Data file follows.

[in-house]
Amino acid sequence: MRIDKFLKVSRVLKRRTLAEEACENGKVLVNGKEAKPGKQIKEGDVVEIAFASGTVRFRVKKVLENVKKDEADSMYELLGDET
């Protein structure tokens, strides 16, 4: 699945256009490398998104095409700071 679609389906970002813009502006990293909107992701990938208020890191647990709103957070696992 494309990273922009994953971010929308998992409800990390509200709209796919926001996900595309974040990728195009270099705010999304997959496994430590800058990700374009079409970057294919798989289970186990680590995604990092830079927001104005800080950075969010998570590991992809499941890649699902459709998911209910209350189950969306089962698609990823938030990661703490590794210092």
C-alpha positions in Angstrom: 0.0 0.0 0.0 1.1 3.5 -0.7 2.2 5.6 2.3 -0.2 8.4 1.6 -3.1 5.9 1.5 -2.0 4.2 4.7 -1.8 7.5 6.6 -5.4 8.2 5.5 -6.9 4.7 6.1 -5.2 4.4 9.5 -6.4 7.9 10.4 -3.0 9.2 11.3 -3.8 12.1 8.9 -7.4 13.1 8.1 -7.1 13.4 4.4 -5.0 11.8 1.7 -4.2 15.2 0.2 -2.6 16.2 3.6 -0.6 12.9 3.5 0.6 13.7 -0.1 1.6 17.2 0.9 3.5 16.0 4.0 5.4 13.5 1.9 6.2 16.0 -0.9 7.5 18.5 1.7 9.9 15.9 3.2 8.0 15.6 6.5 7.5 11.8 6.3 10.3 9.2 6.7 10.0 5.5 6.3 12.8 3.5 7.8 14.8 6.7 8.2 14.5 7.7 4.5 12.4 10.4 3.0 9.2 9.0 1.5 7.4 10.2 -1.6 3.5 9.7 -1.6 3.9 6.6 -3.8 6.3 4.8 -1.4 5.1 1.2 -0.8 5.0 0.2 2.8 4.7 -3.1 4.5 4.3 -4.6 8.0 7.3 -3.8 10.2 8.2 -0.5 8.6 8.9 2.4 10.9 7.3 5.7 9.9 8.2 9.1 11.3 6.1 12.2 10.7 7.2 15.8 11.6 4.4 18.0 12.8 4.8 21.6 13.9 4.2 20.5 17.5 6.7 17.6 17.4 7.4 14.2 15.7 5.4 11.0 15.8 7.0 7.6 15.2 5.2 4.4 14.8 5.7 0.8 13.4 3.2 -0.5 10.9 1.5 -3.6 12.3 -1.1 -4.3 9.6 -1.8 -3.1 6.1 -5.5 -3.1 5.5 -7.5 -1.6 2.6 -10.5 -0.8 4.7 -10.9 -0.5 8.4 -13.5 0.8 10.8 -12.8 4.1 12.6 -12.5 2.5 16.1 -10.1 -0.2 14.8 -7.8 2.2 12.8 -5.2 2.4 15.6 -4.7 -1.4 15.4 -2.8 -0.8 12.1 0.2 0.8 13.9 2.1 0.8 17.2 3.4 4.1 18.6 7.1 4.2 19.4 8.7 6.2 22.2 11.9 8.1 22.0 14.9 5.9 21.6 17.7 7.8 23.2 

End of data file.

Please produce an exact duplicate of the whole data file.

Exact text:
[in-house]
Amino acid sequence: MRIDKFLKVSRVLKRRTLAEEACENGKVLVNGKEAKPGKQIKEGDVVEIAFASGTVRFRVKKVLENVKKDEADSMYELLGDET
């Protein structure tokens, strides 16, 4: 699945256009490398998104095409700071 679609389906970002813009502006990293909107992701990938208020890191647990709103957070696992 494309990273922009994953971010929308998992409800990390509200709209796919926001996900595309974040990728195009270099705010999304997959496994430590800058990700374009079409970057294919798989289970186990680590995604990092830079927001104005800080950075969010998570590991992809499941890649699902459709998911209910209350189950969306089962698609990823938030990661703490590794210092």
C-alpha positions in Angstrom: 0.0 0.0 0.0 1.1 3.5 -0.7 2.2 5.6 2.3 -0.2 8.4 1.6 -3.1 5.9 1.5 -2.0 4.2 4.7 -1.8 7.5 6.6 -5.4 8.2 5.5 -6.9 4.7 6.1 -5.2 4.4 9.5 -6.4 7.9 10.4 -3.0 9.2 11.3 -3.8 12.1 8.9 -7.4 13.1 8.1 -7.1 13.4 4.4 -5.0 11.8 1.7 -4.2 15.2 0.2 -2.6 16.2 3.6 -0.6 12.9 3.5 0.6 13.7 -0.1 1.6 17.2 0.9 3.5 16.0 4.0 5.4 13.5 1.9 6.2 16.0 -0.9 7.5 18.5 1.7 9.9 15.9 3.2 8.0 15.6 6.5 7.5 11.8 6.3 10.3 9.2 6.7 10.0 5.5 6.3 12.8 3.5 7.8 14.8 6.7 8.2 14.5 7.7 4.5 12.4 10.4 3.0 9.2 9.0 1.5 7.4 10.2 -1.6 3.5 9.7 -1.6 3.9 6.6 -3.8 6.3 4.8 -1.4 5.1 1.2 -0.8 5.0 0.2 2.8 4.7 -3.1 4.5 4.3 -4.6 8.0 7.3 -3.8 10.2 8.2 -0.5 8.6 8.9 2.4 10.9 7.3 5.7 9.9 8.2 9.1 11.3 6.1 12.2 10.7 7.2 15.8 11.6 4.4 18.0 12.8 4.8 21.6 13.9 4.2 20.5 17.5 6.7 17.6 17.4 7.4 14.2 15.7 5.4 11.0 15.8 7.0 7.6 15.2 5.2 4.4 14.8 5.7 0.8 13.4 3.2 -0.5 10.9 1.5 -3.6 12.3 -1.1 -4.3 9.6 -1.8 -3.1 6.1 -5.5 -3.1 5.5 -7.5 -1.6 2.6 -10.5 -0.8 4.7 -10.9 -0.5 8.4 -13.5 0.8 10.8 -12.8 4.1 12.6 -12.5 2.5 16.1 -10.1 -0.2 14.8 -7.8 2.2 12.8 -5.2 2.4 15.6 -4.7 -1.4 15.4 -2.8 -0.8 12.1 0.2 0.8 13.9 2.1 0.8 17.2 3.4 4.1 18.6 7.1 4.2 19.4 8.7 6.2 22.2 11.9 8.1 22.0 14.9 5.9 21.6 17.7 7.8 23.2 